Avid Media Composer First

Avid Media Composer has been around longer than I can bear to think about. It's been through dozens of iterations and has a long lineage of innovative tools, but at long last Avid have released it's first Free version, Media Composer|First. 
But hold on, hasn't Avid been down this path before? Over 10 years ago, the then popular, Avid Xpress DV software was released in a cut down form known as Avid Free DV but it was SO limited and badly documented that it failed to engage with its target audience. But people, both within Avid and outside, will have forgotten that (?) and the ones’ who remembered it should have learnt from their mistakes. Cue Media Composer |First.

Lets get straight into it...

Getting the software

To download the software go to the Avid Media Composer|First site and there create an Avid account (if you don’t have one already) Once you have verified your email address and given a bit of feedback on how you’ll use it, you can then download the program (for Mac or PC.)  I ran my software on an old HP Z400 with 12 GB RAM and a Q2000 GFX card running Windows 7 Pro SP1 and it ran a treat.

On the download page, you will also be prompted with links to help “Get Started Fast” with video tutorials, a quick start guide, the community forums, and your Avid Master Account where you can access downloads and updates.

The installation process is much the same as the standard Media Composer, so you'll need to have a reasonable spec machine with at least 6GB RAM and a supported 64 bit OS. One of the biggest differences is however is that you’ll need internet connection in order to sign into your account and activate the perpetual free license or else you’ll get no further!

You'll need an internet to use Media Composer First

Once you have the application installed and you’re signed into your account you can launch fine, but if you ain't signed in then your going nowhere.

Start editing

At first look the interface becomes instantly familiar to anyone who has ever edited with Media Composer and so it should, as this is the latest version of Media Composer (8.9 as type this.)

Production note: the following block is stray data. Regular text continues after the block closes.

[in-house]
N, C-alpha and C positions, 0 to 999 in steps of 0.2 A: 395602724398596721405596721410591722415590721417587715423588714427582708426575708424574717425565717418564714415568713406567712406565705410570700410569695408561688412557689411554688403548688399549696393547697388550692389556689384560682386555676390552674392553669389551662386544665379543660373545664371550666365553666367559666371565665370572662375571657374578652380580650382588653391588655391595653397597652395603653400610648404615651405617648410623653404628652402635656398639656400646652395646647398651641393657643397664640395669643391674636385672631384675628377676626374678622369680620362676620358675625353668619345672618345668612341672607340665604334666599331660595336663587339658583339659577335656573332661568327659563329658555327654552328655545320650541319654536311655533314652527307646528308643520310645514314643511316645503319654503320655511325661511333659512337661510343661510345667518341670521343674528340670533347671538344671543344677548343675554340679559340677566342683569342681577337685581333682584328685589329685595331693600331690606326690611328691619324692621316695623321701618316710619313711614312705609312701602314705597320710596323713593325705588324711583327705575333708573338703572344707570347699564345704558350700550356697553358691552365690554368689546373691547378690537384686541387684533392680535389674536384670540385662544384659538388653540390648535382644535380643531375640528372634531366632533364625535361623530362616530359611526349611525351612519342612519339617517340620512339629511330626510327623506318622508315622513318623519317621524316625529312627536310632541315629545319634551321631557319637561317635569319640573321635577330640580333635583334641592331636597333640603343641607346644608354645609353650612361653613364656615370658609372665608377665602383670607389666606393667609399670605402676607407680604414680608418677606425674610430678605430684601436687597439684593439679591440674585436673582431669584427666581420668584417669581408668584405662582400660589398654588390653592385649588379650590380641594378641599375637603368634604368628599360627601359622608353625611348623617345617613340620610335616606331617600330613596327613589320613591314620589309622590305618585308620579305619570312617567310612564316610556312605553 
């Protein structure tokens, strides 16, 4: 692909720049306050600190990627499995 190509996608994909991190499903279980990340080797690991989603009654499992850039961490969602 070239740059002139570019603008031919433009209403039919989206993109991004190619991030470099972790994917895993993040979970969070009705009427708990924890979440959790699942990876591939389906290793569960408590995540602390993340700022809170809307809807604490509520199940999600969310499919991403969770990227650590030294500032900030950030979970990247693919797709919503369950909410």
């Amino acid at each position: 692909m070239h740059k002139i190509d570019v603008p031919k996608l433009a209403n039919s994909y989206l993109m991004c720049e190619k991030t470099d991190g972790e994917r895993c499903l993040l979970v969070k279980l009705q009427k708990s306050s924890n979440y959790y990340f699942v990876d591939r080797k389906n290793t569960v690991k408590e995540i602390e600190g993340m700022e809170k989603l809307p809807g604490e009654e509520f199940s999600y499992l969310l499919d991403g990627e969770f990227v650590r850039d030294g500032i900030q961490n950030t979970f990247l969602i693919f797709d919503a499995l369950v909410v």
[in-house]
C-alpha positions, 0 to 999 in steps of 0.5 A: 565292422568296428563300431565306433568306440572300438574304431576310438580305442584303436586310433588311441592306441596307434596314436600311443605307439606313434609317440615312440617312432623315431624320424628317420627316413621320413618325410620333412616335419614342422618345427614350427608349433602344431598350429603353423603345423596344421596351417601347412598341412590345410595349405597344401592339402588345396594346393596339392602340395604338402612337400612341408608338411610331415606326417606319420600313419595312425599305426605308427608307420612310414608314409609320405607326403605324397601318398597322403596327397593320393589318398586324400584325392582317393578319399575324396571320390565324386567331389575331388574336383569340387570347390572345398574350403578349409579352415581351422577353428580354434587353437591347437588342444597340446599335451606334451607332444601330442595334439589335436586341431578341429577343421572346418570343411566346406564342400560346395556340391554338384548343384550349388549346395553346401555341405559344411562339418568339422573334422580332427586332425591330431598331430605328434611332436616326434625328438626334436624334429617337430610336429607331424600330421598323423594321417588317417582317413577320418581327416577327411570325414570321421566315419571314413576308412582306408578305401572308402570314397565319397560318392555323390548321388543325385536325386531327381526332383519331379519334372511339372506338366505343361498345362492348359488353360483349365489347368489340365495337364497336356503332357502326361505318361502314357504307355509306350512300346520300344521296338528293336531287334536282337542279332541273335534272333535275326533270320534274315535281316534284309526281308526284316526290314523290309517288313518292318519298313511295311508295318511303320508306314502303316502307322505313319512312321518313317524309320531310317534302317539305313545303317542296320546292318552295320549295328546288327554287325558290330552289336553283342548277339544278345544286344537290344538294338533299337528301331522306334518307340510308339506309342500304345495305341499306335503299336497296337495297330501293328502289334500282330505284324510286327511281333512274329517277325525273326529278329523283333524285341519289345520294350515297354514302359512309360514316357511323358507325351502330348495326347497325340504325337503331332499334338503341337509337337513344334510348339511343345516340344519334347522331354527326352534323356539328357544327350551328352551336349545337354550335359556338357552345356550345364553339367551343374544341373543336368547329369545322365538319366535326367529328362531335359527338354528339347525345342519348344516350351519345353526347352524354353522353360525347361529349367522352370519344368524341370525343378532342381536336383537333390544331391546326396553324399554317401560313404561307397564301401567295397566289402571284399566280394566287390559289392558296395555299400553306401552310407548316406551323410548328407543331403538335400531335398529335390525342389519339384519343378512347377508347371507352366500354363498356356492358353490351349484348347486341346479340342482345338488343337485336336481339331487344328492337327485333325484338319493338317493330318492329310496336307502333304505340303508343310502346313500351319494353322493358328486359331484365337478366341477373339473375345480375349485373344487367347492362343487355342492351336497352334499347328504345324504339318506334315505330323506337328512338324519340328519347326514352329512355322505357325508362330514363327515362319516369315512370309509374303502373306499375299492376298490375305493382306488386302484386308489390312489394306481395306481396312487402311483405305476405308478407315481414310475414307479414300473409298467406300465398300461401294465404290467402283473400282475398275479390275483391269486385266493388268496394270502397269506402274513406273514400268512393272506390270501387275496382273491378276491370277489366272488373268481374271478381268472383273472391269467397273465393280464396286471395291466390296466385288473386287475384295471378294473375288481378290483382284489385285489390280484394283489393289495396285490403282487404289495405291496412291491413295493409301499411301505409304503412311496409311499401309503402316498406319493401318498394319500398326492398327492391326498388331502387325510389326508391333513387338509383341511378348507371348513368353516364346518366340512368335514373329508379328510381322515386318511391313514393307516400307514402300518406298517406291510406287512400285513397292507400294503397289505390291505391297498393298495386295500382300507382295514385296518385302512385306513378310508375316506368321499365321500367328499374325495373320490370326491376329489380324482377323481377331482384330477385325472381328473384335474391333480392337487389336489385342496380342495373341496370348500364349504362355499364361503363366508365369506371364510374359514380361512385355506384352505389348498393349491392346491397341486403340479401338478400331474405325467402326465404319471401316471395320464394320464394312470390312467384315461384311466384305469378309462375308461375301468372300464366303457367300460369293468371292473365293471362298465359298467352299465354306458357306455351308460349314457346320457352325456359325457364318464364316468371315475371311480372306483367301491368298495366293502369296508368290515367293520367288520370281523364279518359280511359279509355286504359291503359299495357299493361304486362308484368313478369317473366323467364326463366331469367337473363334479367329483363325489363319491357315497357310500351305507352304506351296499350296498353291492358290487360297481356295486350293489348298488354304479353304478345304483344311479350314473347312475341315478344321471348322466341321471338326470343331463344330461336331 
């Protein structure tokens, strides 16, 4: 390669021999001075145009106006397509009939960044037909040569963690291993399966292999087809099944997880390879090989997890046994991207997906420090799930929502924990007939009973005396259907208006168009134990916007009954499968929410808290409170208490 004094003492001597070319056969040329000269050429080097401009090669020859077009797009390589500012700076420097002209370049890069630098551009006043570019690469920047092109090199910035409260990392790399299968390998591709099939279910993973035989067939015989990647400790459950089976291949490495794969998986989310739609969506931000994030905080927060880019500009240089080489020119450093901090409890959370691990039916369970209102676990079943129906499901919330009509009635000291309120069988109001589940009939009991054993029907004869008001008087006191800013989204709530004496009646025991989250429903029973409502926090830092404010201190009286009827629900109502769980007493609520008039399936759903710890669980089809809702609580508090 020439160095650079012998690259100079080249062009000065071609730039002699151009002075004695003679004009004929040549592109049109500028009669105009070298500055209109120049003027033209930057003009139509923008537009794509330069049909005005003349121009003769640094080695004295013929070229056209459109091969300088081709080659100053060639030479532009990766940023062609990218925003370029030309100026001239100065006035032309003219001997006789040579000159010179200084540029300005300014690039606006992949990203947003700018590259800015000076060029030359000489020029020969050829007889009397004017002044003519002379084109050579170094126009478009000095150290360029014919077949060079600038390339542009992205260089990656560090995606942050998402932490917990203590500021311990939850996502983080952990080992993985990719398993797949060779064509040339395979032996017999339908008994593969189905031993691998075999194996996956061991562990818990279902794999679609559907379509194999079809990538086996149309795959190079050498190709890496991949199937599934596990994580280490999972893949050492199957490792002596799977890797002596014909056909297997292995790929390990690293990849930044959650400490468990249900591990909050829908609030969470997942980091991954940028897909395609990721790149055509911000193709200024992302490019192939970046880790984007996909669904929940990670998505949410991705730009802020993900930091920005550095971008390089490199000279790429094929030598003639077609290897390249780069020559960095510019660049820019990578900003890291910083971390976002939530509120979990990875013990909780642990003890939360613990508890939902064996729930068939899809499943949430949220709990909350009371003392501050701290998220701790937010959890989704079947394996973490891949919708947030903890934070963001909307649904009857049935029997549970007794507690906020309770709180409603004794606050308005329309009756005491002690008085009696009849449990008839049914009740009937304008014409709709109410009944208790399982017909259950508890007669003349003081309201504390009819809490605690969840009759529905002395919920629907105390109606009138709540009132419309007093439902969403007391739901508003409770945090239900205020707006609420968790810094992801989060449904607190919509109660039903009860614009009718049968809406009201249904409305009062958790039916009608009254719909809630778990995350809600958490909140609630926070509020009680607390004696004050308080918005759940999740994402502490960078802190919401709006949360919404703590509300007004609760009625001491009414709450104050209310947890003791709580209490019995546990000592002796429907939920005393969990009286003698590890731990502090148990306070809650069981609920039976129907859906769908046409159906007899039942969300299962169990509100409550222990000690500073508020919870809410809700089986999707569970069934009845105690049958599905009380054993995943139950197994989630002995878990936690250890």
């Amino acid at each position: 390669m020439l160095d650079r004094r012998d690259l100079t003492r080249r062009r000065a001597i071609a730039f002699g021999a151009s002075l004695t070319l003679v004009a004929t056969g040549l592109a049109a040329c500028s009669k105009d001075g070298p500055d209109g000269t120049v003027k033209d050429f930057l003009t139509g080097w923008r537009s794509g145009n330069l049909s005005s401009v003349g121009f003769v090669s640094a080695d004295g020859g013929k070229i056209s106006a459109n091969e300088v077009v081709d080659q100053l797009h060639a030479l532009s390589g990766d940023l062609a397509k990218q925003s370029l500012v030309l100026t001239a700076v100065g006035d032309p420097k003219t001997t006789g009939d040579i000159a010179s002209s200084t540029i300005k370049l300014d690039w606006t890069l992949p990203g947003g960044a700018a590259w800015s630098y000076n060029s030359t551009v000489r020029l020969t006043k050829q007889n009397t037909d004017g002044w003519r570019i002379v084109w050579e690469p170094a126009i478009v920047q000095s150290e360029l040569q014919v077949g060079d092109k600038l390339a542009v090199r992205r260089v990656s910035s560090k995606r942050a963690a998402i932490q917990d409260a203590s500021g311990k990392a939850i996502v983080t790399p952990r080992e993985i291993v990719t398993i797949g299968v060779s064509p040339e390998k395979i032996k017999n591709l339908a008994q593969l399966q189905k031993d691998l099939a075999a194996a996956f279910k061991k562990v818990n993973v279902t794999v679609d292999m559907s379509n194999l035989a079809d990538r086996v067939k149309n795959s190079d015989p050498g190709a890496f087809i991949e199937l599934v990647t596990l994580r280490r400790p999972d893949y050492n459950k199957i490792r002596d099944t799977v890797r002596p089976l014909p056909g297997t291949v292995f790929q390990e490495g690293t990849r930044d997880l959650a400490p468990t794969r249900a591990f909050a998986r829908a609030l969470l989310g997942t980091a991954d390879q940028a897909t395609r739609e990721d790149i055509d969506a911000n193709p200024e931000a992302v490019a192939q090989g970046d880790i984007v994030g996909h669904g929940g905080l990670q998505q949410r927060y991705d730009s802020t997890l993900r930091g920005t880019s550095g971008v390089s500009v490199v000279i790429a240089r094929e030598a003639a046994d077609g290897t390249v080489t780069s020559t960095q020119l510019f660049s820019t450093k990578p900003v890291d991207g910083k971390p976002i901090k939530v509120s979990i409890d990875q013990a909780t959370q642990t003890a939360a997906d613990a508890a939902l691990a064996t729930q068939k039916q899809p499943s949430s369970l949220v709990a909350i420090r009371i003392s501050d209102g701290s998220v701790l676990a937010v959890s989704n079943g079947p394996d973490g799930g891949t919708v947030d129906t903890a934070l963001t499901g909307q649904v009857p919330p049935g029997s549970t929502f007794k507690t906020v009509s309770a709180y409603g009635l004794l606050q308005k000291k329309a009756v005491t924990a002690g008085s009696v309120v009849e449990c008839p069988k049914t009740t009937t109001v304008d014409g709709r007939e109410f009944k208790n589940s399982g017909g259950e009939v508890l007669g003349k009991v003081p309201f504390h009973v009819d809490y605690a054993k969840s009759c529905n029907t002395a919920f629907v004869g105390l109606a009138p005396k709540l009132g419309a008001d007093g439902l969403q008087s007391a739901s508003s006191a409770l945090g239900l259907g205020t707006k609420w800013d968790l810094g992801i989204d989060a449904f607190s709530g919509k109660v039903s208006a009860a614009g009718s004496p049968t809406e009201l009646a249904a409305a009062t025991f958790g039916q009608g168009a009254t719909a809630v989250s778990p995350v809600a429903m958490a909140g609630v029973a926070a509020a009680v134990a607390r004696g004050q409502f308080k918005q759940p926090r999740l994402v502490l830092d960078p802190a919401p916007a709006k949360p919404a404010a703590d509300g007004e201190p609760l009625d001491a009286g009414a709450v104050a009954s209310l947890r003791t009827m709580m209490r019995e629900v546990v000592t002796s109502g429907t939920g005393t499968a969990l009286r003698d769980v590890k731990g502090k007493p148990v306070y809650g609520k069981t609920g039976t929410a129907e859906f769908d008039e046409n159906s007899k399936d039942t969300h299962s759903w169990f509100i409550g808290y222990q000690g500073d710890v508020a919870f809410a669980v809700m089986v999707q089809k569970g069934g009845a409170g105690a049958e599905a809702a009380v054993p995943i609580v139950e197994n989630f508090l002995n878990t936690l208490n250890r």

Under its skin its a real Media Composer!

That said there are a number of key areas that define Media Composer|First.The first and obvious difference is met at the Project selection window, as not only does it contain averts (ala Adobe) but it also does not allow the user to define the projects dimensions, all that can be done here is type a name for the Project and select where you want to place it. 

Averts and How To Guides are now part of the Project Window

The Project rates and format is defined once you place the first shot into your edit and can be then seen in the Format tab, as expected.

Once you're inside though it all looks very familiar.

Anyone can see its a real Media Composer interface

Whats the difference?

To all intense and purposes this is a fully functioning Media Composer system, what makes it into Media Composer First, and free, is the fact that the features have been heavily controlled and cut down.

The obvious restrictions are the number of bins that can be created... its 5! Now I know on the face of it that’s a small number but for small projects and people getting their heads around the interface it’s actually usable. It's just that your rushes bin may well become a little crowded. But as an example you can use the following naming convention to get you by?

5 bins - that is all

The next area you notice is that the Settings are heavily restricted with only a handful of Setting available to the user but again the ones that are available are the important ones such as Bin, Bin views, Interface, Keyboard and Media Creation. So while it looks sparse its get everything you need...

Limited Settings make it easy to learn at least

The timeline is also limited to 4 video tracks and 8 audio tracks, which for most target users will be more than enough.